By Joanne C. Gerstner | March 10, 2016, 6:18 p.m. (ET)
Nick Taylor (L) celebrates with David Wagner after winning gold in men's quad doubles at the Athens 2004 Paralympic Games on Sept. 26, 2004 at the Olympic Stadium in Athens, Greece.


Nick Taylor and David Wagner know the look.

It comes on the tennis court, when they have that fleeting second of eye contact during a big match. The American quad doubles partners, the three-time defending Paralympic gold medalists, remain beautifully connected after more than a decade playing together.

“Around at least 75 percent of the time, I can tell you before David hits it that I know what he is going to do, where it is going to go — and that is so much fun,” Taylor, 36, said. “Every now and again, he does something I didn’t see coming. And when that happens, I think, ‘Huh, that was pretty awesome too.’

“That is why we are such as strong team. We know what to do out there.”

Taylor and Wagner are aiming for a fourth Paralympic Games this summer in Rio de Janeiro. The process, which closes May 22, involves points accumulated through singles play since May 23, 2015.

Players in the International Tennis Federation’s top 12 by the cutoff, with no more than three per country, will be eligible for the Paralympic Games.

Wagner, the world’s most successful quad singles player since 2000, is currently ranked No. 2. Taylor is ranked 10th. They’re ranked first (Wagner) and second (Taylor) in ITF quad doubles.

Taylor is optimistic he will have enough points to qualify, taking the studious approach of tracking and analyzing his status on his smart phone.

Still, they’re trying not to stress too much because of the added weight of another Paralympics looming.

“You learn not to overanalyze everything that’s on the calendar, but you know that everything is important at this point,” Wagner said. “We’ve both grown as tennis players since London (Olympics). But we have to; our division is constantly getting stronger. You have to figure out a way to maximize your disability and your game.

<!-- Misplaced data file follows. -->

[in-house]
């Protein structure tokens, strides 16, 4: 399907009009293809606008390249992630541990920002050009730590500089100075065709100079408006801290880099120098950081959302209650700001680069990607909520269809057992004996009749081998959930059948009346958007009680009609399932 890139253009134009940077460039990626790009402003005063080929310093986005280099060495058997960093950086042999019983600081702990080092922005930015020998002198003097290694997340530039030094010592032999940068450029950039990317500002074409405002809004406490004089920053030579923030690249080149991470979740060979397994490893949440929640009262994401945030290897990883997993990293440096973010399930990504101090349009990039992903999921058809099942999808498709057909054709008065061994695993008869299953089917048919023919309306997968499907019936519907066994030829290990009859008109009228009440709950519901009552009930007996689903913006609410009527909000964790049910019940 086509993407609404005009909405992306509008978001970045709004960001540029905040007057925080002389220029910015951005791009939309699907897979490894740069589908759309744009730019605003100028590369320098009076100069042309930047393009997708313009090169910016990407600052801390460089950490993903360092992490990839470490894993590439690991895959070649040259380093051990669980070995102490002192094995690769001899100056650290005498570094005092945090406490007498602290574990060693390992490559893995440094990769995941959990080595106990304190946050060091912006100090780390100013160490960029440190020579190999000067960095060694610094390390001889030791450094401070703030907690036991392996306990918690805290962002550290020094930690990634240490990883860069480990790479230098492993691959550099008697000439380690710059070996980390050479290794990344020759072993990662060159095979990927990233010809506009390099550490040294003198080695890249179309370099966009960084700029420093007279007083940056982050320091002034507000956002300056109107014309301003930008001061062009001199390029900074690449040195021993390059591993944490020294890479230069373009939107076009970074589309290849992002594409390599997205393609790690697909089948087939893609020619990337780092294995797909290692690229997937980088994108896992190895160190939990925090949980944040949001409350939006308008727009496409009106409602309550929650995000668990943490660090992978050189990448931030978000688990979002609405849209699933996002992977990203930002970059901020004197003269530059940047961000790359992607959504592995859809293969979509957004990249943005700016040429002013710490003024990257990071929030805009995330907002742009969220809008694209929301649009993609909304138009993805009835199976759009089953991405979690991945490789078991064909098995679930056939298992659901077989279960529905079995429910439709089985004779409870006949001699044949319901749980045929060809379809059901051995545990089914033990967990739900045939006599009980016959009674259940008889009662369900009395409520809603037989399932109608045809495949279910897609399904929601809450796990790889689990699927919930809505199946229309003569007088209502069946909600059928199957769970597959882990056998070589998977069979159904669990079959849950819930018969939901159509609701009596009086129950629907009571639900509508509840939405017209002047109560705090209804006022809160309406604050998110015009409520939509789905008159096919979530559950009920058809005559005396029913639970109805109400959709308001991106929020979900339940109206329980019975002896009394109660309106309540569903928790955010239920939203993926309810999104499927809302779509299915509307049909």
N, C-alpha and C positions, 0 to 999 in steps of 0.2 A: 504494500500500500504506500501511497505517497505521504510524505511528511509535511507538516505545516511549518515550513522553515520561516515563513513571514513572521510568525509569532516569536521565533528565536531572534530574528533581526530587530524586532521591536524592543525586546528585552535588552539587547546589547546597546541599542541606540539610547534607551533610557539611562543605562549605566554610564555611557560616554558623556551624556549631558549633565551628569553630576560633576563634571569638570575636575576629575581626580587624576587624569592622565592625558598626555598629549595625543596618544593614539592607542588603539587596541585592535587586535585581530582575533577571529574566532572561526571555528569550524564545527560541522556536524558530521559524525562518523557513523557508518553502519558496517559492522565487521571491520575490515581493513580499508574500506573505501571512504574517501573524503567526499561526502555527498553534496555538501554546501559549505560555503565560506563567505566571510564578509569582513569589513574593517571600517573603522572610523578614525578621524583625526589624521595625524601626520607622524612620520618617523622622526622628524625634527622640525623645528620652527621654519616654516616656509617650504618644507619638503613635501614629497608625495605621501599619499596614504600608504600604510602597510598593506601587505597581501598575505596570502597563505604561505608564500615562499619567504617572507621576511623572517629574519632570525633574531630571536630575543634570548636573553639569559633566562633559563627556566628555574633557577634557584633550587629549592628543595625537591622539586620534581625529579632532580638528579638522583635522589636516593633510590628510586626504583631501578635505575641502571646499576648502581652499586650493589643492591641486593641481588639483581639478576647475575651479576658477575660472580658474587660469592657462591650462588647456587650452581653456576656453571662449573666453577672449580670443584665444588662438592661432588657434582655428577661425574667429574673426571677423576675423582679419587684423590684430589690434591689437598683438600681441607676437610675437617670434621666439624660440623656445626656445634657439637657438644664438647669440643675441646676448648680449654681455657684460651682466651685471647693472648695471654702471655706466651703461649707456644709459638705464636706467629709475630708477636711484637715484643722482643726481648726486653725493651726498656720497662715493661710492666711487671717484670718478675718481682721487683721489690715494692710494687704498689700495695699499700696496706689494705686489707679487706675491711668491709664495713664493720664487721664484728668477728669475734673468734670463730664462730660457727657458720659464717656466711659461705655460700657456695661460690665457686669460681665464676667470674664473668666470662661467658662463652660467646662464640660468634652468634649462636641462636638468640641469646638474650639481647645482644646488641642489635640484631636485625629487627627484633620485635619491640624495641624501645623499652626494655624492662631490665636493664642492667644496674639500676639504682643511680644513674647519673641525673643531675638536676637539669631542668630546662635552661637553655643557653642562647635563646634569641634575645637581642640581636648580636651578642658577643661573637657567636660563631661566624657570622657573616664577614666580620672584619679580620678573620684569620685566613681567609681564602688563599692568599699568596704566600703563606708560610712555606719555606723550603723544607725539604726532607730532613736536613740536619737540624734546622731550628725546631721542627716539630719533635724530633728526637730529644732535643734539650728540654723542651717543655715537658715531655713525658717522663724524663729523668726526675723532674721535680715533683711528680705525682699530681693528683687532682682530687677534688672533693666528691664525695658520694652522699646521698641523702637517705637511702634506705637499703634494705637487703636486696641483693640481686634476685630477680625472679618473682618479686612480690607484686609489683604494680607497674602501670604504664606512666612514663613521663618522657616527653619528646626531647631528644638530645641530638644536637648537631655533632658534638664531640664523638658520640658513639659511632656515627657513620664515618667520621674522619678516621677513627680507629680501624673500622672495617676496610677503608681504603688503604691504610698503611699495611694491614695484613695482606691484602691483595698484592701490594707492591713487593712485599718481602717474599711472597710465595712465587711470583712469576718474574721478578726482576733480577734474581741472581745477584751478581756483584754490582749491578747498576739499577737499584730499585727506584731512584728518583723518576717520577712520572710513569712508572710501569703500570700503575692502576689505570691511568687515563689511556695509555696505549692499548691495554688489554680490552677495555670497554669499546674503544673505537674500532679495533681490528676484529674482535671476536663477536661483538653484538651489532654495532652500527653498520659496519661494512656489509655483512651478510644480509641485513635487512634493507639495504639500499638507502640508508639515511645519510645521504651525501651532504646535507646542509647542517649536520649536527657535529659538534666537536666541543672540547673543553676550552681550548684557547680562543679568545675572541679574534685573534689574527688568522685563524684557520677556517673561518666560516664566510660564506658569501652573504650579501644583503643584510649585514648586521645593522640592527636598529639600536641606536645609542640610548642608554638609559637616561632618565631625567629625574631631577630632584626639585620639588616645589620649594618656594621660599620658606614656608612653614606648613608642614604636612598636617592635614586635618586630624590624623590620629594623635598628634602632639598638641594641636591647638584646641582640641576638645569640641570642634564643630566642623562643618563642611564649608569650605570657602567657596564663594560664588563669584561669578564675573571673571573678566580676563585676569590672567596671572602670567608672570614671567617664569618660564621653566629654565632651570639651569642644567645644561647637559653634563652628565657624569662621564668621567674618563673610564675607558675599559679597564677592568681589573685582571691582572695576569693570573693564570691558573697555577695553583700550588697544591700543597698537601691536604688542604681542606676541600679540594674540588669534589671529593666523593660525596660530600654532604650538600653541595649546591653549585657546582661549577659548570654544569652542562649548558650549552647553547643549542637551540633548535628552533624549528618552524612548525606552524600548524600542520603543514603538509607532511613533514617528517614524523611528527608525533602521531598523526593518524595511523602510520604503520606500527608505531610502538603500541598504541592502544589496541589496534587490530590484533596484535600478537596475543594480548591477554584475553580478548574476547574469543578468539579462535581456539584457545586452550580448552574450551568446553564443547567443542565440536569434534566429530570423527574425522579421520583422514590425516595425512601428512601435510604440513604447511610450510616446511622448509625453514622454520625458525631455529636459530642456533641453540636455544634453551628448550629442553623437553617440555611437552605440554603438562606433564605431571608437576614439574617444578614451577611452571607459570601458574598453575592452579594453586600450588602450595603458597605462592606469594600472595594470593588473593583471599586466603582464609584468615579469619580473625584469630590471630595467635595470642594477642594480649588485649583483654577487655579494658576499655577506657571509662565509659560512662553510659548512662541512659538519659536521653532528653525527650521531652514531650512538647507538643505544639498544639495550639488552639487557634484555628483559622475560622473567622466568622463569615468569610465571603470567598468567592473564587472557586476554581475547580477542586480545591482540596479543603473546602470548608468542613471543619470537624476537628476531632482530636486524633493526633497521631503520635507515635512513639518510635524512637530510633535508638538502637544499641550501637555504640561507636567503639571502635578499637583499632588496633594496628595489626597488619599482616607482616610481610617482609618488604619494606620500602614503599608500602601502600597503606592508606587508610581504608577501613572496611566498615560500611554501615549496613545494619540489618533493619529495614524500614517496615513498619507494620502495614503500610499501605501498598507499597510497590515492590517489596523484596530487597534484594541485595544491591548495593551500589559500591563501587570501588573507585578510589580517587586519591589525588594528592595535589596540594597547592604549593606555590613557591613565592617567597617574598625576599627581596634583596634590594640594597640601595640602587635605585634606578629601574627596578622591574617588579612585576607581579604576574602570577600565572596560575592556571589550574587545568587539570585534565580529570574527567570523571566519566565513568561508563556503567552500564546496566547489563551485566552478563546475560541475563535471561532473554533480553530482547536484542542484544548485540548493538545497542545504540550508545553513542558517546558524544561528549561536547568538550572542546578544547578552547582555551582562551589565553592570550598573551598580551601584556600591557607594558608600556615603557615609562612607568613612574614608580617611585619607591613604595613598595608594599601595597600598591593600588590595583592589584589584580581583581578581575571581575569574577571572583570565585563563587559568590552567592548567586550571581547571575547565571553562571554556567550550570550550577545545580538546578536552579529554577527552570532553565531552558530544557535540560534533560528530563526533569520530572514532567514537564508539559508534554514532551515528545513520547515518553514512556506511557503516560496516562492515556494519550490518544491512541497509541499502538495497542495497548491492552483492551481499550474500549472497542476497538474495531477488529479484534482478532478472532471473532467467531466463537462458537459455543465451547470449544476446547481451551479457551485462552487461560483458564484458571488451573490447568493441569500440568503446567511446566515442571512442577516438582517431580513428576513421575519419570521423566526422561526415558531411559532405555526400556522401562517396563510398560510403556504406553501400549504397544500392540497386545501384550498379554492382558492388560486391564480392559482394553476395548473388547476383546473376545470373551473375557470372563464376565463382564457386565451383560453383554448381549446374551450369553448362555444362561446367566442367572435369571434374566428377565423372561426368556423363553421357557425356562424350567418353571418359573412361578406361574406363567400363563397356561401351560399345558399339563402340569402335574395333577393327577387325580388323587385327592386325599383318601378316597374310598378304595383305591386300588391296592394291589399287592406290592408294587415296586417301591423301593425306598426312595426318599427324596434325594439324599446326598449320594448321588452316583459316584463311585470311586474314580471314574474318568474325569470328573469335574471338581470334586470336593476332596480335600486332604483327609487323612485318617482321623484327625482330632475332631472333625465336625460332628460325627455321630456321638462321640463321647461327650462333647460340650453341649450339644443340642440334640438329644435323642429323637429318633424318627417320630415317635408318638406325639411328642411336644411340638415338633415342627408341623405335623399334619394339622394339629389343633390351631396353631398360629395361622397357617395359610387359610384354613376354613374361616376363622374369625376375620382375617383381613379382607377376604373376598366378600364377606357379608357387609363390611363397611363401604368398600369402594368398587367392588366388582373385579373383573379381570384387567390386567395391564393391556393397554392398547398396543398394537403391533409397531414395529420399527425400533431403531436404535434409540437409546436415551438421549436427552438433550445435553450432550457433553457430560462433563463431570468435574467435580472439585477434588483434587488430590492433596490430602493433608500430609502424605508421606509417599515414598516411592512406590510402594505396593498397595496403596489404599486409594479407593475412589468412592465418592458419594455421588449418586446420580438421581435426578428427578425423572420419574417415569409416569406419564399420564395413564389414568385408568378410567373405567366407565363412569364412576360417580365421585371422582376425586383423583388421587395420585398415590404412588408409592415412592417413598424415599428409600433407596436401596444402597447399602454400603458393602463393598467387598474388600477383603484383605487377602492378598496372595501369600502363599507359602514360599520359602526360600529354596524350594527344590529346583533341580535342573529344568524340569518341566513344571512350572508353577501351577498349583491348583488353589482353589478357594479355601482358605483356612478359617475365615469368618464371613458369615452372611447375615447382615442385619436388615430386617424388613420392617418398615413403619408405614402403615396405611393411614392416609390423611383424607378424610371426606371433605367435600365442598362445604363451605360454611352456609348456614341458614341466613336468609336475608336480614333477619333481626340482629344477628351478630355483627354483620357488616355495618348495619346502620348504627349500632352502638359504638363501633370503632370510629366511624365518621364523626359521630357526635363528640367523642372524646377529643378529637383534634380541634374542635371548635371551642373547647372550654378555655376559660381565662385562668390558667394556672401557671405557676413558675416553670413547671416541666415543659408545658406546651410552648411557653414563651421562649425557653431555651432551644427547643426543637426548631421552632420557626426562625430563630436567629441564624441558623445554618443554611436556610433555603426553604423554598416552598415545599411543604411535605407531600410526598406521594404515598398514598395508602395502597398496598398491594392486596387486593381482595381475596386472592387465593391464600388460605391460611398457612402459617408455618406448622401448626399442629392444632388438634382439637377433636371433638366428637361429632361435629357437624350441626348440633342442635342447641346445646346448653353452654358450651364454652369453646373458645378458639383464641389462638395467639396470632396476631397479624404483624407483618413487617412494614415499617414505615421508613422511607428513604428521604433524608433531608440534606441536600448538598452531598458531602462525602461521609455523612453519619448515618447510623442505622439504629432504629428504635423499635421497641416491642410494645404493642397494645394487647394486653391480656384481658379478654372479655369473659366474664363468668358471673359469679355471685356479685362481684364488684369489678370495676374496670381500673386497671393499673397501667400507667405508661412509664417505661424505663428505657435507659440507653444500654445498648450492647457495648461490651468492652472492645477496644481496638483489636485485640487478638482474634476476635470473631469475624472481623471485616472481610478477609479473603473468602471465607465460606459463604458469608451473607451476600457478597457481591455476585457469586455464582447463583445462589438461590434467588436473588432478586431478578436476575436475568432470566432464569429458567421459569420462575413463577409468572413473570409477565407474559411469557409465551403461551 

“I think the bottom line for us always has been that we love what we do. We want to be the best in the world in singles and doubles.”

Both are also successful singles players at the Paralympic Games. Wagner has two silvers (2004 and 2012 Games) and a bronze medal from 2008. Taylor won bronze in London singles.

Add in numerous Grand Slam and Masters titles — as a doubles team and individually in singles — and it’s clear Wagner and Taylor are leaving a legacy.

Their court formation is set: Wagner up front, by the net, causing havoc through quick hands and rifled volleys, and Taylor holding down the baseline. Taylor is the backboard, consistently returning with deep and heavy balls that kick up with high spin.

“It just works so well,” Wagner, 42, said. “I guess the best answer is this: we’re on top. We’ve been together for so long, we just know what to do. We’ve seen every situation. We know.”

Wagner and Taylor are the equivalent of the Bryan brothers, Bob and Mike, the American team that has won 16 Grand Slams and the 2012 Olympic gold medal.

Except most don’t realize that.

Doubles, in general, does not receive the acclaim — or airtime — of singles. Also throw in the slow evolution of the Paralympic Games into mainstream press coverage and public awareness.

World Tennis Day was March 8, and the doubles team hopes everybody will come to love the sport as much as they do.

“I think if people were exposed to what we do, they would instantly fall in love, because we are doing one of the few sports where wheelchair can play with the able-bodied and have it be the same sport,” Taylor said. “I hit all the time with able-bodied players. That’s what makes our sport so special. It’s tennis. We all love this game so much, and we can all play it together.

“I see things getting more talked about — slowly — but we are nowhere where we need to be yet.”

Wagner, who has won 15 Grand Slam titles and been ranked in the top three in the world for the past 14 years, has picked up some sponsorship, such as Nike Tennis for apparel, Head for racquets and Sunrise Medical for wheelchairs.

But he still wishes for Paralympic tennis players to be highlighted in commercials or have more endorsement opportunities.

“Tennis is still relatively young in the Paralympics and Olympics,” Wagner said. “So to expect a change overnight … it’s not reasonable I guess. I keep the hope that there will be those sponsors, and fans too, who will see the sport, see the tennis, and want to be part of it.

“I never got into this at the start to be the best in the world. That just happened along the way. I got into this to have fun, for the love of playing tennis, to be with my friends, and that still is really there for me. I love what I do, and I know Nick does too. I think that shows.”

Joanne C. Gerstner has covered two Olympic Games and writes regularly for the New York Times and other outlets about sports. She has written for TeamUSA.org since 2009 as a freelance contributor on behalf of Red Line Editorial, Inc.